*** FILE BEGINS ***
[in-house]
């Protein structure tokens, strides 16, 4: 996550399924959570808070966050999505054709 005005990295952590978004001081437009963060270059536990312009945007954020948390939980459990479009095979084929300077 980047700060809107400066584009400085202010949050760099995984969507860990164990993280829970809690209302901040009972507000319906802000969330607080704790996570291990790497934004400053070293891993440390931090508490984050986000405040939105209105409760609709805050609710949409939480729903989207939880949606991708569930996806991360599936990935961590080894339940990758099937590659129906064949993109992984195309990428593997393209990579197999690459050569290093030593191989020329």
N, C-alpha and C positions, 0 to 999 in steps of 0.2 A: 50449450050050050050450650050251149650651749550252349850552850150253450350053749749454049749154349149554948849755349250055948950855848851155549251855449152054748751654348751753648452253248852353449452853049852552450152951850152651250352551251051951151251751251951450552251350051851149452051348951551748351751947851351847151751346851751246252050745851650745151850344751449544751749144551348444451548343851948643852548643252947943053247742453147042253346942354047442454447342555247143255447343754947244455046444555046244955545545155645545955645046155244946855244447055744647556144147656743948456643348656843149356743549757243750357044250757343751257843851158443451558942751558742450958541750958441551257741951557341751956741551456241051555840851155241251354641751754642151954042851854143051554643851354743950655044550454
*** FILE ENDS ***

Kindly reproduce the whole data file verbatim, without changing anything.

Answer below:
[in-house]
């Protein structure tokens, strides 16, 4: 996550399924959570808070966050999505054709 005005990295952590978004001081437009963060270059536990312009945007954020948390939980459990479009095979084929300077 980047700060809107400066584009400085202010949050760099995984969507860990164990993280829970809690209302901040009972507000319906802000969330607080704790996570291990790497934004400053070293891993440390931090508490984050986000405040939105209105409760609709805050609710949409939480729903989207939880949606991708569930996806991360599936990935961590080894339940990758099937590659129906064949993109992984195309990428593997393209990579197999690459050569290093030593191989020329």
N, C-alpha and C positions, 0 to 999 in steps of 0.2 A: 50449450050050050050450650050251149650651749550252349850552850150253450350053749749454049749154349149554948849755349250055948950855848851155549251855449152054748751654348751753648452253248852353449452853049852552450152951850152651250352551251051951151251751251951450552251350051851149452051348951551748351751947851351847151751346851751246252050745851650745151850344751449544751749144551348444451548343851948643852548643252947943053247742453147042253346942354047442454447342555247143255447343754947244455046444555046244955545545155645545955645046155244946855244447055744647556144147656743948456643348656843149356743549757243750357044250757343751257843851158443451558942751558742450958541750958441551257741951557341751956741551456241051555840851155241251354641751754642151954042851854143051554643851354743950655044550454